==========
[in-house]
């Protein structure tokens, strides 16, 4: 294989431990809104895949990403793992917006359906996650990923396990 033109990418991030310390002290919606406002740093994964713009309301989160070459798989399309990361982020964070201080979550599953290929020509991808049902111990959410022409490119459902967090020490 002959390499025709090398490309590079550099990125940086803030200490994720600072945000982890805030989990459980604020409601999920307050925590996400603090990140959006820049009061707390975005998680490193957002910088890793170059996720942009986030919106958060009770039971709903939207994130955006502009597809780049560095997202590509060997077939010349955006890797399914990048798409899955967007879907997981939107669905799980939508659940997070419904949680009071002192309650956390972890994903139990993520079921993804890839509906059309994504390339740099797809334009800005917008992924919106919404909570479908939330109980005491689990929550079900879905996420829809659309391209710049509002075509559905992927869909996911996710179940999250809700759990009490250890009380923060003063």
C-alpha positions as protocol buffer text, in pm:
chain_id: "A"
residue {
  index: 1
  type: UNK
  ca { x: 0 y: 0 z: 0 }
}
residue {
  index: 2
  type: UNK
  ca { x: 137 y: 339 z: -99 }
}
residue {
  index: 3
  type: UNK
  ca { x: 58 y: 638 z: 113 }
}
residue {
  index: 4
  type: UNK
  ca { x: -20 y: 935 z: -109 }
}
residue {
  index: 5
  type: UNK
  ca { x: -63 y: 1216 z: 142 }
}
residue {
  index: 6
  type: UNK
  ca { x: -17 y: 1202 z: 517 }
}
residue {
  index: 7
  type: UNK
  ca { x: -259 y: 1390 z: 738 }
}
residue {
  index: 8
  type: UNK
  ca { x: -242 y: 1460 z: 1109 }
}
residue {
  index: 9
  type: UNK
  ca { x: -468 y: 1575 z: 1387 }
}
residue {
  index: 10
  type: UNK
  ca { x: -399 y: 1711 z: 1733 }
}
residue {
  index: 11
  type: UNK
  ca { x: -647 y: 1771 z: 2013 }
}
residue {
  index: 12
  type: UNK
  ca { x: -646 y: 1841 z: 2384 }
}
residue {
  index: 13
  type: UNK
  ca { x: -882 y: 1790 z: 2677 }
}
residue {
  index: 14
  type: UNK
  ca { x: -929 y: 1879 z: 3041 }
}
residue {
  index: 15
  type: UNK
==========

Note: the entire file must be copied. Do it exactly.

[in-house]
């Protein structure tokens, strides 16, 4: 294989431990809104895949990403793992917006359906996650990923396990 033109990418991030310390002290919606406002740093994964713009309301989160070459798989399309990361982020964070201080979550599953290929020509991808049902111990959410022409490119459902967090020490 002959390499025709090398490309590079550099990125940086803030200490994720600072945000982890805030989990459980604020409601999920307050925590996400603090990140959006820049009061707390975005998680490193957002910088890793170059996720942009986030919106958060009770039971709903939207994130955006502009597809780049560095997202590509060997077939010349955006890797399914990048798409899955967007879907997981939107669905799980939508659940997070419904949680009071002192309650956390972890994903139990993520079921993804890839509906059309994504390339740099797809334009800005917008992924919106919404909570479908939330109980005491689990929550079900879905996420829809659309391209710049509002075509559905992927869909996911996710179940999250809700759990009490250890009380923060003063």
C-alpha positions as protocol buffer text, in pm:
chain_id: "A"
residue {
  index: 1
  type: UNK
  ca { x: 0 y: 0 z: 0 }
}
residue {
  index: 2
  type: UNK
  ca { x: 137 y: 339 z: -99 }
}
residue {
  index: 3
  type: UNK
  ca { x: 58 y: 638 z: 113 }
}
residue {
  index: 4
  type: UNK
  ca { x: -20 y: 935 z: -109 }
}
residue {
  index: 5
  type: UNK
  ca { x: -63 y: 1216 z: 142 }
}
residue {
  index: 6
  type: UNK
  ca { x: -17 y: 1202 z: 517 }
}
residue {
  index: 7
  type: UNK
  ca { x: -259 y: 1390 z: 738 }
}
residue {
  index: 8
  type: UNK
  ca { x: -242 y: 1460 z: 1109 }
}
residue {
  index: 9
  type: UNK
  ca { x: -468 y: 1575 z: 1387 }
}
residue {
  index: 10
  type: UNK
  ca { x: -399 y: 1711 z: 1733 }
}
residue {
  index: 11
  type: UNK
  ca { x: -647 y: 1771 z: 2013 }
}
residue {
  index: 12
  type: UNK
  ca { x: -646 y: 1841 z: 2384 }
}
residue {
  index: 13
  type: UNK
  ca { x: -882 y: 1790 z: 2677 }
}
residue {
  index: 14
  type: UNK
  ca { x: -929 y: 1879 z: 3041 }
}
residue {
  index: 15
  type: UNK